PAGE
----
The Watermill Center

a laboratory for the arts and humanities


The Watermill Center Announces

its 2022 Artists-in-Residence alongside

the launch of the Nina von Maltzahn Fellowship

for performing artists 


WATER MILL, NY (January 3, 2022) – The Watermill Center, an interdisciplinary laboratory for the arts and humanities located in Water Mill, NY, announced today that it has awarded residencies and fellowships to twenty-one artists from France, Germany, Greece, Israel, Italy, Mexico, Norway, Spain, Taiwan, and Connecticut, Illinois, New York, Pennsylvania, and Texas. The artists participating in The Center’s Artist Residency Program, Inga Maren Otto Fellowship, and the newly announced Nina von Maltzahn Fellowship, are provided with the time and space to exercise creative freedom in the development of their practice.

“The year ahead is an exciting moment for The Watermill Center,” shares Managing Director Elise Herget. “2022 is the first time since February 2020 that we are back at full capacity, and we are using this opportunity to further expand our commitment to supporting our community of artists. With the launch of the Nina von Maltzahn Fellowship, our continuing partnerships, and our ongoing support of a growing alumni base, we are committed to providing artists with the time, space, and freedom they need to develop their work, at whatever stage of their career they happen to be.”

Artists-in-Residence include visual artist Ville Andersson, multidisciplinary artist Kader Attia, musician Eli Berman, sculptor Brian Block, architect Marie de Testa, artist collective For Freedoms, interdisciplinary performer Nile Harris, interdisciplinary artist Joyce Ho, author Amanda Johnston, performance collective KOR’SIA, composer Adam Lenz and dancer Miki Orihara, multidisciplinary artist Maria Louizou, pianist Nicoletta Favari and percussionist Christopher Salvito of Passepartout Duo, performance scholar Matthew Randle-Bent, writer Helen Betya Rubinstein, conceptual artist Hank Willis Thomas, multidisciplinary artist STUDIOTASSY, dancer and educator Ogemdi Ude, and choreographer Netta Yerushalmy.

In addition to the Artist Residency Program, The Center has two fellowships that further support the work and creative processes of its Artists-in-Residence. The Inga Maren Otto Fellowship, created with a generous gift from philanthropist Inga Maren Otto, has been awarded to Ville Andersson, Kader Attia, and For Freedoms & Hank Willis Thomas. The Fellowship provides support for outstanding visual artists who have demonstrated exceptional creative ability.

The inaugural Baroness Nina von Maltzahn Fellowship for the Performing Arts, founded by Nina Maria Arts & Culture Foundation, supports the work of emerging and established artists working in the fields of performance, music, and dance. The first recipients of this prestigious award are Nile Harris, Joyce Ho, and KOR’SIA.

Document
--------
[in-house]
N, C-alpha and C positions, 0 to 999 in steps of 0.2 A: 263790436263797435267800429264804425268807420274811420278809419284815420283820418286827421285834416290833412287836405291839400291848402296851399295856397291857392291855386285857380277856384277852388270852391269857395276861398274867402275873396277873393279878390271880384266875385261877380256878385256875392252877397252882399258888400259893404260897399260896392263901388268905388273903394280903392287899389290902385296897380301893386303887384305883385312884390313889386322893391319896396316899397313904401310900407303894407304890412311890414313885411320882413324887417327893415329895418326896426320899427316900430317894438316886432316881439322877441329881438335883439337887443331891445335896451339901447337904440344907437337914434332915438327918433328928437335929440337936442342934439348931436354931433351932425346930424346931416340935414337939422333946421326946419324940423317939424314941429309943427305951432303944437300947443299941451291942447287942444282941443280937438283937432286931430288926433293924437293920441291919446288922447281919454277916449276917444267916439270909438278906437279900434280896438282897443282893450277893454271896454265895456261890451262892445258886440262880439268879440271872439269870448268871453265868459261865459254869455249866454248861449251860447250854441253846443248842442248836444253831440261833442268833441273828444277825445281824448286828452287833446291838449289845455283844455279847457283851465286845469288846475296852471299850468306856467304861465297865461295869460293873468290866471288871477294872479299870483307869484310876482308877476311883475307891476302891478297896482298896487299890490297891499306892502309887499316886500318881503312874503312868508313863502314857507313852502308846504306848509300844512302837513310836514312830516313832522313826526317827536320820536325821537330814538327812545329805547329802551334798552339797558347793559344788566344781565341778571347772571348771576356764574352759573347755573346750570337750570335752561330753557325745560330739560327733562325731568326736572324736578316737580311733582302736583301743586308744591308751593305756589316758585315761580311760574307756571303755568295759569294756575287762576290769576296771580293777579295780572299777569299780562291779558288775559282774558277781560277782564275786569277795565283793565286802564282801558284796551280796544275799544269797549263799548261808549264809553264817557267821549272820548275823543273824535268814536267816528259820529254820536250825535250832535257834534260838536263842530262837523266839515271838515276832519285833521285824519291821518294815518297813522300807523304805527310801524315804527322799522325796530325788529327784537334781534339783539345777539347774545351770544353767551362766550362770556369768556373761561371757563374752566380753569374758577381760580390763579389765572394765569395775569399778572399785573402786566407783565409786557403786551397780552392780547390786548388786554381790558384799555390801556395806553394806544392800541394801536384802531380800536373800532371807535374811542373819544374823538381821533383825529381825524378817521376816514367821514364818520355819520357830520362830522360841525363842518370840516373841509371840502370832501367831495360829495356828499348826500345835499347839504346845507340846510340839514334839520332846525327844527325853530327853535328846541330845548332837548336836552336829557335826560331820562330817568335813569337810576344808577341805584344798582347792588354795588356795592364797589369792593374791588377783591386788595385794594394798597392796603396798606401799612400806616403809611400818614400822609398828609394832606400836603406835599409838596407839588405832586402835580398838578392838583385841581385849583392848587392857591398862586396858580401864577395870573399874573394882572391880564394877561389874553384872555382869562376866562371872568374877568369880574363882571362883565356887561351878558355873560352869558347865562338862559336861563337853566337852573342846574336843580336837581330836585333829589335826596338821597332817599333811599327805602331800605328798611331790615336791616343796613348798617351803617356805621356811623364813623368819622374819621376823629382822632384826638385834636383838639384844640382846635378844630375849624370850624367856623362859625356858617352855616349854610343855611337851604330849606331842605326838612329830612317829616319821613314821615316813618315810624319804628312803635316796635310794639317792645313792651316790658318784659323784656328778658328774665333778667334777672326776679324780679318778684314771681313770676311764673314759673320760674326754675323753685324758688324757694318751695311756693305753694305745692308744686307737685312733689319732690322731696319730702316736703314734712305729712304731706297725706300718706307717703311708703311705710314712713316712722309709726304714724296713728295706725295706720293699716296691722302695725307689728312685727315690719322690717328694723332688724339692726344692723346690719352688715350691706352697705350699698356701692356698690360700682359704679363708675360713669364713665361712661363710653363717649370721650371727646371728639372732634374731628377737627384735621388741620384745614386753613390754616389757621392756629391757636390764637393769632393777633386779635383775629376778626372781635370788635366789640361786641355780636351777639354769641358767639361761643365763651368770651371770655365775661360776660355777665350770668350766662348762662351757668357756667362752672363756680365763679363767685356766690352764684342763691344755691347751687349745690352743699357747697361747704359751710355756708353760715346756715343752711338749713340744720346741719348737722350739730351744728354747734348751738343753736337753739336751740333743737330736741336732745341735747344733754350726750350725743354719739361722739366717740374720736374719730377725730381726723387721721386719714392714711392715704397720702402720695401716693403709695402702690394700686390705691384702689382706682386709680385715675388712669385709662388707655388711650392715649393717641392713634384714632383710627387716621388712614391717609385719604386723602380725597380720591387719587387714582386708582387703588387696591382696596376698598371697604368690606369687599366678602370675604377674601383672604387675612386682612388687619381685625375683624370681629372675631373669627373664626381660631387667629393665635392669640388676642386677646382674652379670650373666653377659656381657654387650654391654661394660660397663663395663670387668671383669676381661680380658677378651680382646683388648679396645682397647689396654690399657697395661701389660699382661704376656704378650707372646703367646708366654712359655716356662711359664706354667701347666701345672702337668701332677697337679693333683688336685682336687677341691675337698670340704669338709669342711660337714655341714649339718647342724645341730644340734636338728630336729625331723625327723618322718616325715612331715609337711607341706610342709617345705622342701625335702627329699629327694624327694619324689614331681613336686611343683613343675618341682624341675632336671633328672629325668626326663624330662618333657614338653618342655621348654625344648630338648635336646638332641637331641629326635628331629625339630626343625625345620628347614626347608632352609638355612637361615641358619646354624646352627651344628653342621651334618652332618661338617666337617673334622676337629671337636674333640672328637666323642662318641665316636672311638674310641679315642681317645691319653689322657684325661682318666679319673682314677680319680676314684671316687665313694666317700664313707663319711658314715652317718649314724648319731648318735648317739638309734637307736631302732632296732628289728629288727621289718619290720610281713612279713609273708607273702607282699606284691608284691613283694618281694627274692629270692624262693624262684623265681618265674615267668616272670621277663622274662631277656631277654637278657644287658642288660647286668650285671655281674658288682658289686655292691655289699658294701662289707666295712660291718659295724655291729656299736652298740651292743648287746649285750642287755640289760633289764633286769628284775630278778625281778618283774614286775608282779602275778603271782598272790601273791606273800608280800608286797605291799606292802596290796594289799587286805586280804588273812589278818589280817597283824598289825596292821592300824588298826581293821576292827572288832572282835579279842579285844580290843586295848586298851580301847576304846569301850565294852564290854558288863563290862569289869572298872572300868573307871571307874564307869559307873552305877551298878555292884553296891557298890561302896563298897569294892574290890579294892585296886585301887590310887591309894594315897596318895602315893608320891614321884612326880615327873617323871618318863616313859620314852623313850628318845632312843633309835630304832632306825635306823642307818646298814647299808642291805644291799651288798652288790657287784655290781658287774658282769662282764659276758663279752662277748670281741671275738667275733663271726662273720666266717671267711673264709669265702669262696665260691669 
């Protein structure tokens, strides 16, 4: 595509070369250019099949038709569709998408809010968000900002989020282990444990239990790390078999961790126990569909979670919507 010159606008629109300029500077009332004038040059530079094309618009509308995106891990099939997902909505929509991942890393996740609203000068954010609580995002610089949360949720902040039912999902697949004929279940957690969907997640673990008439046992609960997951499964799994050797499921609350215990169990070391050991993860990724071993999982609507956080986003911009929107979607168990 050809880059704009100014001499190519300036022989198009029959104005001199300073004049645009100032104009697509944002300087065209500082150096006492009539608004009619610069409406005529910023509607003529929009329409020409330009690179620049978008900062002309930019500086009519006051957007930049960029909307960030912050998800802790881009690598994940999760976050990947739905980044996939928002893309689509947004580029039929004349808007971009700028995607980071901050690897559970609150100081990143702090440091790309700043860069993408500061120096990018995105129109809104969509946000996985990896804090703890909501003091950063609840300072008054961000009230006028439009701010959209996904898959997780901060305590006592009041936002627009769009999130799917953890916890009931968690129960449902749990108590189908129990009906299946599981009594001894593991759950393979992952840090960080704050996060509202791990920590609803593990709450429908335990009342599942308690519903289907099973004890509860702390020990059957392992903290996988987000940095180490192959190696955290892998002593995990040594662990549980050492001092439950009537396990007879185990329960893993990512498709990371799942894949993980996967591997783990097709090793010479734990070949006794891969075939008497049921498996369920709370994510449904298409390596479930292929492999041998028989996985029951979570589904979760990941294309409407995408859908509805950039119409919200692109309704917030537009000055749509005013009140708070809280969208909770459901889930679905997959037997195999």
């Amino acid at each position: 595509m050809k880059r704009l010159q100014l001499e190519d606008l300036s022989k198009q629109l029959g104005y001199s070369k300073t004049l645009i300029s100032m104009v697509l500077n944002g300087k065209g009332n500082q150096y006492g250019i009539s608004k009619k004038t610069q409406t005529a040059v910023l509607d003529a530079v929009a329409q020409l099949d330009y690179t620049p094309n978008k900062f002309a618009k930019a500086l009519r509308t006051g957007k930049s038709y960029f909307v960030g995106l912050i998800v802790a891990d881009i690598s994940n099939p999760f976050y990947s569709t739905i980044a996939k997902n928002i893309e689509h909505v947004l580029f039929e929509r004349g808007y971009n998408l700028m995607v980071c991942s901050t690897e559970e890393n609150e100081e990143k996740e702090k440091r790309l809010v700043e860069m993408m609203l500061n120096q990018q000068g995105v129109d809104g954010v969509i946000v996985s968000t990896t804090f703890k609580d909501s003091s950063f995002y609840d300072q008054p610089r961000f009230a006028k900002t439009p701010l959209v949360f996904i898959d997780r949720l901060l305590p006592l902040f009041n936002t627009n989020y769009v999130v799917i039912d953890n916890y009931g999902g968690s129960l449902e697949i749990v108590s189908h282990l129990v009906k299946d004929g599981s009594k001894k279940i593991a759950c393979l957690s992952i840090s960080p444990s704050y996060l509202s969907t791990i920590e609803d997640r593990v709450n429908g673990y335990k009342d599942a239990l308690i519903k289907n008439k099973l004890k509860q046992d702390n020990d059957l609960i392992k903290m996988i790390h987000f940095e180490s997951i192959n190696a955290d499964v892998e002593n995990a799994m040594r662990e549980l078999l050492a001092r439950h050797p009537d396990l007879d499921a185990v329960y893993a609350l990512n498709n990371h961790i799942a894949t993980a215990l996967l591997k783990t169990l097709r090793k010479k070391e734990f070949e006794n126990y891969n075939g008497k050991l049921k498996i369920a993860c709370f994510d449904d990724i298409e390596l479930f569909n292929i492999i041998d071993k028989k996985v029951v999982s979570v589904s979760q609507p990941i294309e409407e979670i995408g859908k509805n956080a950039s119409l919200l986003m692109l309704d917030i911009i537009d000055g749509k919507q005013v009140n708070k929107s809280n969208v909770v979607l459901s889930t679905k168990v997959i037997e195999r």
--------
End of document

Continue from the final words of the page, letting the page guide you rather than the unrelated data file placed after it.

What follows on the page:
The Watermill Center’s residency partners include The Parrish Art Museum, who will present the work of For Freedoms & Hank Willis Thomas for their summer Platform series, and YoungArts: The National Foundation for the Advancement of Artists, who support a residency at The Center each year for one YoungArts alumnus, this year awarded to Eli Berman, who will receive additional guidance and mentorship from Watermill’s network of international artists.

“Our partnerships are one way we help support the artists during their stay at The Center, and the life of their work once they leave,” says Herget. “Supporting our alumni is vital to our mission. Whether through offering them use of our non-profit status through our fiscal sponsorship program or by offering them week-long retreats for research and development, we’re constantly seeking new ways to support our growing family of artists.”

In 2022, The Center will see several alumni artists return for the Artist Residency Program, including former Artists-in-Residence Ville Andersson, Adam Lenz, and Netta Yerushalmy. Additionally, Marie de Testa, Nile Harris, Maria Louizou, and Studio Tassy are all artists who have participated in Watermill’s International Summer Program and will be in residence at The Center for the first time.

“The Watermill Center has become a creative home for me,” shares composer Adam Lenz. “I have been visiting the site for nearly a decade to collaborate with Bob and other artists, as well as to support the activities at The Center. Coming to The Watermill Center was the first time I felt like I was part of a community of artists. It is really meaningful to return this year to develop this project at a place that has been a major part of my creative development.”